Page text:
“Because they get food and board, they have no fixed costs other than their phone and postage,” Mr. Orwick said. “If it weren’t an attractive job for them, they wouldn’t be here.”

Besides low pay, Mr. Ruiz said, sheepherders endure harsh working conditions and sometimes abusive treatment from the ranchers who hire them.
ver the past decade, the Wage and Hour Division of the Labor Department has conducted more than 100 investigations into mistreatment of sheepherders. But because of the itinerant nature of their work, it is nearly impossible to study and document what is occurring. Colorado and Wyoming inspect campitos annually, but federal standards require only the barest amenities.


Advocacy groups have been trying to improve the treatment of sheepherders in Colorado and Wyoming, but ranchers say higher pay would hurt the industry.

Even some ranchers acknowledge the tough working conditions.

“The first thing that comes to mind is that this is a modern day form of indentured servitude,” said Jennifer Lee, a lawyer with Colorado Legal Services, which has been lobbying for improvements. “It is shocking how these men live.”

Of seven sheepherders interviewed, four said they had not been paid, despite being on the job up to eight months. Current and former sheepherders told of contracting tick-borne illnesses and also of sustaining serious injuries after being thrown from horses. Rarely, they said, did they receive prompt medical treatment.

Virtually all the herders agreed that their working and living conditions were worse than in their home countries but that they needed the money. Wages here, they said, ranged from slightly to significantly more than they earned in South America.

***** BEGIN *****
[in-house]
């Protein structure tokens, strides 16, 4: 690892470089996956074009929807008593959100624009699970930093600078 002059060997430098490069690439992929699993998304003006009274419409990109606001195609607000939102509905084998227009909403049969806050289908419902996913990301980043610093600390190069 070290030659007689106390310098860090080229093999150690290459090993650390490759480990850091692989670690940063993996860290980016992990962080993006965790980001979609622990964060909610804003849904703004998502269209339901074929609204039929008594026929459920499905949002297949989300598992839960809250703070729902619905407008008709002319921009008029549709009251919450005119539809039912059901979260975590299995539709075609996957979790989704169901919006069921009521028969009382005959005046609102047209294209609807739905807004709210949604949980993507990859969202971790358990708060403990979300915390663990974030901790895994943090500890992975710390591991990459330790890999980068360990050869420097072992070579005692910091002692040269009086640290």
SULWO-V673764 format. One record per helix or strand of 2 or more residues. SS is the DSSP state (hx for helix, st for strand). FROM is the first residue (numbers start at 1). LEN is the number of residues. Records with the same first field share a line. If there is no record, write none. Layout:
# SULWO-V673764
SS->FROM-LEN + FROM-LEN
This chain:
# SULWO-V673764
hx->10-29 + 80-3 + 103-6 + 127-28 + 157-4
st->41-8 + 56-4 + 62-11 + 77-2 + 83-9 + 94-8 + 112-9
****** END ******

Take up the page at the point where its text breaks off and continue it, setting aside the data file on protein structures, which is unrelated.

Most borregueros are too frightened of losing their jobs and of being punished to complain, Ms. Lee said, and rarely do they know whom to complain to other than their bosses.

In 2000, the Labor Department filed a lawsuit accusing a Colorado ranch, John Peroulis & Sons Sheep, of beating, starving and exploiting its sheepherders for 10 years. But a settlement required the ranchers only to pay back wages and a $3,000 fine and to submit a manual on how to treat workers.

Last year, Colorado Legal Services filed six complaints with the department on behalf of sheepherders, accusing ranchers of providing abysmal working conditions. In one, a sheepherder said he became so hungry that he ate part of a rotting elk carcass. According to the complaint, his boss accused him of poaching the animal and dropped him off at a local immigration office for deportation. A federal agent there took pity on the man, bought him lunch and helped him contact the state labor department, the complaint said.

Dennis Richins, the executive director of the Western Range Association, a ranching group that recruits sheepherders to the United States, said any rancher caught mistreating a sheepherder was thrown out of the group.

Mr. Richins, a rancher himself, acknowledged that working conditions were tough but said they would be difficult to improve because sheepherding was so transitory and remote. “It’s a hard, lonely life,” he said. “But why do the sheepherders want to come back a second or third time if things are so bad?”

On a recent weekend, Dr. Acker, the Spanish professor, led a group documenting the lives of Western sheepherders to various campitos in southwestern Wyoming, perched alone or in pairs on the horizon like covered wagons. The bleary-eyed herders were shocked to see the group. Most are not allowed to have visitors, not that many people go to such desolate territory.

Grateful for the visitors and what they brought, the men smiled, clasped their hands and dived into the winter clothes and fresh fruit that Dr. Acker handed out.

One sheepherder, who would not give his name because he feared reprisal from his boss, said the unending loneliness made his life hard. “I think about my family,” he said quietly. “I sometimes think I’d like to go back just to be with my family.”

http://www.nytimes.com/2009/02/22/us/22wyoming.html?pagewanted=2&_r=1&hp

http://www.wyomingtalesandtrails.com/sheep.html

http://www.drclas.harvard.edu/revista/articles/view/207